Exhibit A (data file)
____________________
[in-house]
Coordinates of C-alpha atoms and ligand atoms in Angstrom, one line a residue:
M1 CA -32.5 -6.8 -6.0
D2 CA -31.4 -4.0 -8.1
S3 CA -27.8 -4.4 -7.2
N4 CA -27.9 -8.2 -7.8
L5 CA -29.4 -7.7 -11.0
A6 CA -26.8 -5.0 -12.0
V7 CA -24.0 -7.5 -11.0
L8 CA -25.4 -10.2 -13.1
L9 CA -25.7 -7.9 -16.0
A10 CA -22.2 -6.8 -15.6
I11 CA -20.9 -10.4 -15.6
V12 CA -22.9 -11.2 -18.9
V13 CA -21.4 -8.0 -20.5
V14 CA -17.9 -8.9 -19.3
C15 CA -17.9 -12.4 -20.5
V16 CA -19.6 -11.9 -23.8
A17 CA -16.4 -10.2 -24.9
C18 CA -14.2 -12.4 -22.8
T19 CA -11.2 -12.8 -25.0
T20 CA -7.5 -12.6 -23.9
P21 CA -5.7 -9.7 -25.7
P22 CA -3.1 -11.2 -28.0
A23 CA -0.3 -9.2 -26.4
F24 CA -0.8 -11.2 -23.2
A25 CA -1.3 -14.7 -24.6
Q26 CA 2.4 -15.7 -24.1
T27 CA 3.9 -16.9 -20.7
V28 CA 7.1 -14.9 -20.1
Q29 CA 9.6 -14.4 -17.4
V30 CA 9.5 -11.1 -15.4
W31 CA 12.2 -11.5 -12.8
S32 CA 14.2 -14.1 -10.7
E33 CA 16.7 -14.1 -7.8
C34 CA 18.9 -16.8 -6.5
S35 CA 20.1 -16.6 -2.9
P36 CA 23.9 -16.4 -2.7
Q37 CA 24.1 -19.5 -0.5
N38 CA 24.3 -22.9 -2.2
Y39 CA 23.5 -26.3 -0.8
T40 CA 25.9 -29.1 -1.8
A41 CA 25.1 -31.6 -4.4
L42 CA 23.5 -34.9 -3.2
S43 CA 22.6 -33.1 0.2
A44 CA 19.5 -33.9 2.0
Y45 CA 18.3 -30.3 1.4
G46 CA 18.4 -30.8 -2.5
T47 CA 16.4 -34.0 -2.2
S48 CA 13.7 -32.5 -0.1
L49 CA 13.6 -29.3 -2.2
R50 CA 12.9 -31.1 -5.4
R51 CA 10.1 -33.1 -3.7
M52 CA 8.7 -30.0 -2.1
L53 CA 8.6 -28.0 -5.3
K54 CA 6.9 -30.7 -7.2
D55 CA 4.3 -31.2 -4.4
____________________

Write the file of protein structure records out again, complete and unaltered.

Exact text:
[in-house]
Coordinates of C-alpha atoms and ligand atoms in Angstrom, one line a residue:
M1 CA -32.5 -6.8 -6.0
D2 CA -31.4 -4.0 -8.1
S3 CA -27.8 -4.4 -7.2
N4 CA -27.9 -8.2 -7.8
L5 CA -29.4 -7.7 -11.0
A6 CA -26.8 -5.0 -12.0
V7 CA -24.0 -7.5 -11.0
L8 CA -25.4 -10.2 -13.1
L9 CA -25.7 -7.9 -16.0
A10 CA -22.2 -6.8 -15.6
I11 CA -20.9 -10.4 -15.6
V12 CA -22.9 -11.2 -18.9
V13 CA -21.4 -8.0 -20.5
V14 CA -17.9 -8.9 -19.3
C15 CA -17.9 -12.4 -20.5
V16 CA -19.6 -11.9 -23.8
A17 CA -16.4 -10.2 -24.9
C18 CA -14.2 -12.4 -22.8
T19 CA -11.2 -12.8 -25.0
T20 CA -7.5 -12.6 -23.9
P21 CA -5.7 -9.7 -25.7
P22 CA -3.1 -11.2 -28.0
A23 CA -0.3 -9.2 -26.4
F24 CA -0.8 -11.2 -23.2
A25 CA -1.3 -14.7 -24.6
Q26 CA 2.4 -15.7 -24.1
T27 CA 3.9 -16.9 -20.7
V28 CA 7.1 -14.9 -20.1
Q29 CA 9.6 -14.4 -17.4
V30 CA 9.5 -11.1 -15.4
W31 CA 12.2 -11.5 -12.8
S32 CA 14.2 -14.1 -10.7
E33 CA 16.7 -14.1 -7.8
C34 CA 18.9 -16.8 -6.5
S35 CA 20.1 -16.6 -2.9
P36 CA 23.9 -16.4 -2.7
Q37 CA 24.1 -19.5 -0.5
N38 CA 24.3 -22.9 -2.2
Y39 CA 23.5 -26.3 -0.8
T40 CA 25.9 -29.1 -1.8
A41 CA 25.1 -31.6 -4.4
L42 CA 23.5 -34.9 -3.2
S43 CA 22.6 -33.1 0.2
A44 CA 19.5 -33.9 2.0
Y45 CA 18.3 -30.3 1.4
G46 CA 18.4 -30.8 -2.5
T47 CA 16.4 -34.0 -2.2
S48 CA 13.7 -32.5 -0.1
L49 CA 13.6 -29.3 -2.2
R50 CA 12.9 -31.1 -5.4
R51 CA 10.1 -33.1 -3.7
M52 CA 8.7 -30.0 -2.1
L53 CA 8.6 -28.0 -5.3
K54 CA 6.9 -30.7 -7.2
D55 CA 4.3 -31.2 -4.4